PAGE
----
James Mugabi, a grape farmer said he once lost more than 25 tons of grapes to fungus, which he didn’t know and failed to get the best drug. He narrates that once the crop has been attacked by either a pest or disease, the entire plantation is destroyed.
Allan Namanya, a grapes farmer from Katojo said the absence of an agronomist is costing them a lot since grapes are considered the most lucrative crop at the moment. He says that a kilogram of grapes costs between 2,500 and 3,000 Shillings and a bottle of wine costs 20,000, yet it can even cost much higher than this if they are advised on the right farming practices.
Mbarara city Agricultural Officer, Vincent Mugabi, said that the department also has a shortage of personnel knowledgeable about the relatively new crop for the area. He wants the government to consider taking them for training to acquire knowledge.
Grapes are harvested twice a year, in April/May and November/December seasons. They were introduced in Mbarara at Nyamitanga hill the Catholic seat by missionaries in the 1960s.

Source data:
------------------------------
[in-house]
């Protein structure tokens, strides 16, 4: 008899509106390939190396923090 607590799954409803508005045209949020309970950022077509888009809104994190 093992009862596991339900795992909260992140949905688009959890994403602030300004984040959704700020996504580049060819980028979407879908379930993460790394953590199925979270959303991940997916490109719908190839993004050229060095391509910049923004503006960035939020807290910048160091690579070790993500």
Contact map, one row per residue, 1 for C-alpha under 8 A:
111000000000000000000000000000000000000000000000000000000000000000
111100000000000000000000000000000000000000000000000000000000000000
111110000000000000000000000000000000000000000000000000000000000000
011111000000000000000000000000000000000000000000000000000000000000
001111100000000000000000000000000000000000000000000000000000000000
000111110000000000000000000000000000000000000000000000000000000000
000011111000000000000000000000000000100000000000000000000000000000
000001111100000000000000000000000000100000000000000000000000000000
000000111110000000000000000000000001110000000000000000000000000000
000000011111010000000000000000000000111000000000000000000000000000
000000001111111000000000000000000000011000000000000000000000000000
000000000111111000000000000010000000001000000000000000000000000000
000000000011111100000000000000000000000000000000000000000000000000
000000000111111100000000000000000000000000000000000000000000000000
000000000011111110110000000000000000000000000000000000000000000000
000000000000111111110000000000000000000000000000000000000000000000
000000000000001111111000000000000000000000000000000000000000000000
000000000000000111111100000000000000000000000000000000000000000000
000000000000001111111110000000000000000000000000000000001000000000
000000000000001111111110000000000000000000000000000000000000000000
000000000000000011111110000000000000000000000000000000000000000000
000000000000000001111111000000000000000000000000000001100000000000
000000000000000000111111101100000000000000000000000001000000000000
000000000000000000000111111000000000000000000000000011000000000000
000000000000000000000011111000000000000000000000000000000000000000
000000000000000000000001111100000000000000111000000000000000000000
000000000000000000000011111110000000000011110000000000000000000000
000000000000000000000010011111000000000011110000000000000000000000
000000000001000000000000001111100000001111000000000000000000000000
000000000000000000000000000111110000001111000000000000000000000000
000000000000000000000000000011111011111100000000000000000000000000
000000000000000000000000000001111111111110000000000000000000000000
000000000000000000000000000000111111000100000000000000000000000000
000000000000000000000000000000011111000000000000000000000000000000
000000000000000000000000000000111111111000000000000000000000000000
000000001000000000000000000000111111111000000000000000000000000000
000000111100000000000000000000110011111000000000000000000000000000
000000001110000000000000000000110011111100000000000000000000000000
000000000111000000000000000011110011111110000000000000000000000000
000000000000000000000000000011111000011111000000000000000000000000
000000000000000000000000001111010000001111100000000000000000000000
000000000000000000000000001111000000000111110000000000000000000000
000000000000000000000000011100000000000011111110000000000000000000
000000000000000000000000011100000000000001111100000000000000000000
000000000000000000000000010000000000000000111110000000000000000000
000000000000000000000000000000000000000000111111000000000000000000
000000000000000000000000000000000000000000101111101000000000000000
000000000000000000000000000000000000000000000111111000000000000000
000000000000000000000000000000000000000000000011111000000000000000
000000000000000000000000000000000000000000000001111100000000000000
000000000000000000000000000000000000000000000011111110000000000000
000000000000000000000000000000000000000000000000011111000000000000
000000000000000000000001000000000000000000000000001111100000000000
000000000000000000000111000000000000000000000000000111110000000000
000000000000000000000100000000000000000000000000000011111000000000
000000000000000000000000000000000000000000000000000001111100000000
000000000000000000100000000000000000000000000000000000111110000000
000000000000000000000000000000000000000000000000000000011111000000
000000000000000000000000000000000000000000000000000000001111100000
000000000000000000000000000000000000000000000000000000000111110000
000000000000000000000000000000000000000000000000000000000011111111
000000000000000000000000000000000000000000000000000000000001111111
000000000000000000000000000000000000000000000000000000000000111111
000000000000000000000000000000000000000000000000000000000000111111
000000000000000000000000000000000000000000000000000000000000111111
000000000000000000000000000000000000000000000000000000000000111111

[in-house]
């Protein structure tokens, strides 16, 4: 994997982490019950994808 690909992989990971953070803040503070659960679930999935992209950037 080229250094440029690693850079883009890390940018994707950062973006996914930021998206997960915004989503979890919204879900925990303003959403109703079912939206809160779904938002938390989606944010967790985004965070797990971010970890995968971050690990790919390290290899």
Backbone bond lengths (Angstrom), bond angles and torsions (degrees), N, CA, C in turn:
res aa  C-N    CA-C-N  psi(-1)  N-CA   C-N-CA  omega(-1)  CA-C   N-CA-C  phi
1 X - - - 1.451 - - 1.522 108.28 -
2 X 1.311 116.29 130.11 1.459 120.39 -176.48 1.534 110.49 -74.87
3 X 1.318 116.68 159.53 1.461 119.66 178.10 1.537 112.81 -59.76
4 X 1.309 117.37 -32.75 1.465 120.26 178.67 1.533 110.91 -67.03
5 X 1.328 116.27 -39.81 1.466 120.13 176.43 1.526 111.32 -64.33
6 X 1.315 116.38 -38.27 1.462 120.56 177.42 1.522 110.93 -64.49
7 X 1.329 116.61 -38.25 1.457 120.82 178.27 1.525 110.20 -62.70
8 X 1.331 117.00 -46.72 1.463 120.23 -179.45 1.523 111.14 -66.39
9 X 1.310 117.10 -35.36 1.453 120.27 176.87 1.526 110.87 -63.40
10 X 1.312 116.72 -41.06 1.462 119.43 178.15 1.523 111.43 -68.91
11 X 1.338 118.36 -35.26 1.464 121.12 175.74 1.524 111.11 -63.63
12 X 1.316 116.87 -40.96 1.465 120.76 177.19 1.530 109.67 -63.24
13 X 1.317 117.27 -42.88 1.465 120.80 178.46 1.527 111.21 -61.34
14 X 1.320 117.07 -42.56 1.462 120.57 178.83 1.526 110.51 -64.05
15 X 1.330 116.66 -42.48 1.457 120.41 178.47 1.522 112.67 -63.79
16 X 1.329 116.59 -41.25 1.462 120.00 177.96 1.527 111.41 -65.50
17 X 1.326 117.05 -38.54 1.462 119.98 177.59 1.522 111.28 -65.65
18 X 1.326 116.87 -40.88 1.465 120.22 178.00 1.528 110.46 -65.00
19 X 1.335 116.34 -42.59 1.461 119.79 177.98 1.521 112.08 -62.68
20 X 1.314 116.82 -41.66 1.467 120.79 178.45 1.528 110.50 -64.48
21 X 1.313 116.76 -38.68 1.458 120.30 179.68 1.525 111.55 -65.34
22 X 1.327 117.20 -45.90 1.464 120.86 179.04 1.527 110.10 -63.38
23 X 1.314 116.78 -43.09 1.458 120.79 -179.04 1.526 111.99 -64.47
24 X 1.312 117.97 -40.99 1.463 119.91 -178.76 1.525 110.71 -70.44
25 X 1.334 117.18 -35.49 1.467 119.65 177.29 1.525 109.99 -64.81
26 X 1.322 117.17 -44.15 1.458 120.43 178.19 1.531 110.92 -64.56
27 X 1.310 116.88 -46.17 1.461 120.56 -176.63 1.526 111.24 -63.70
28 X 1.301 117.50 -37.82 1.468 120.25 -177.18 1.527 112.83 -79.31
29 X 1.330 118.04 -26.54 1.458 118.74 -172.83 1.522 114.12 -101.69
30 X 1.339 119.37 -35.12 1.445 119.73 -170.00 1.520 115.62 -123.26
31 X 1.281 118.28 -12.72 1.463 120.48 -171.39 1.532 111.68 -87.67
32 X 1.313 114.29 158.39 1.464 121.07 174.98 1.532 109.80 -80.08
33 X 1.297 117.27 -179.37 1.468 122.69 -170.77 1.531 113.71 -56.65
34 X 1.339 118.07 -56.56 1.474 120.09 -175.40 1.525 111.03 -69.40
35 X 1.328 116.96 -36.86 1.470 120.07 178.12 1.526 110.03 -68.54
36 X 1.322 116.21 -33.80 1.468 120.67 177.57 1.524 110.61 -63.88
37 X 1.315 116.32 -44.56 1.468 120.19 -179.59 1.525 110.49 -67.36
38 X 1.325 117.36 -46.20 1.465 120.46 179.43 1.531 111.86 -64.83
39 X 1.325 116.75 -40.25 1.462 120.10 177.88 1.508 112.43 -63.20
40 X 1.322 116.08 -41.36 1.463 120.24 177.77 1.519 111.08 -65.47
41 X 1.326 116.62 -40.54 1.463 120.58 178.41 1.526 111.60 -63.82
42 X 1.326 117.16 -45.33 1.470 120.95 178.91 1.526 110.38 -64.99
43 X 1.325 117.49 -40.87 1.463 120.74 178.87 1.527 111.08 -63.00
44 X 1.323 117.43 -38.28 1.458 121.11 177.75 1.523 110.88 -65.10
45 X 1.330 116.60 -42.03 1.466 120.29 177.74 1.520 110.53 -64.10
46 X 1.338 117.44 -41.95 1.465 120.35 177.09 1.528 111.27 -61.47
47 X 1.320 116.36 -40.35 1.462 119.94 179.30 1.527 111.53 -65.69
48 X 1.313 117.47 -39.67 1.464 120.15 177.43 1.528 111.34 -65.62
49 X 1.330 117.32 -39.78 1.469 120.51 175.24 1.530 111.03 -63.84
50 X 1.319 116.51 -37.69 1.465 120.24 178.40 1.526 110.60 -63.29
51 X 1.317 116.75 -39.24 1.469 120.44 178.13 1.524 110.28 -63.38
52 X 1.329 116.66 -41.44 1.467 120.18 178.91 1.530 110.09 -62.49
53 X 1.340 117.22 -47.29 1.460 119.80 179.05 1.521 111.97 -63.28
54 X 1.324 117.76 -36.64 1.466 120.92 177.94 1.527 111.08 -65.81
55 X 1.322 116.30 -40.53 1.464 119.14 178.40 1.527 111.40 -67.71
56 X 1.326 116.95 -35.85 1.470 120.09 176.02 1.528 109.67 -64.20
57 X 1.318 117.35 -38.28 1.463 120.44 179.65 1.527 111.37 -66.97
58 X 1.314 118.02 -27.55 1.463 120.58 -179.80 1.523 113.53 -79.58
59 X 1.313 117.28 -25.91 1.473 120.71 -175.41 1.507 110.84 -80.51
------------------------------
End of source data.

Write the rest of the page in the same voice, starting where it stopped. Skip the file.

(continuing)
Original Source: URA via The Independent
Farmers in Napak want security forces deployed in gardens
A section of farmers in Napak District is demanding for the deployment of security personnel in gardens to prevent attacks by suspected Karamojong warriors.
This follows a message that was sent to one of the phones belonging to the community member in Nabwal sub county threatening people to stop cultivation or else their cattle will be stolen. Suspected warriors have also been dropping leaflets in the villages warning farmers of possible attacks in case they risk going to cultivate in their gardens.
Robert Koryang, a resident of Lotome trading center, says that they are worried of going to their farm gardens which are far away from their home because of threats from the cattle raiders.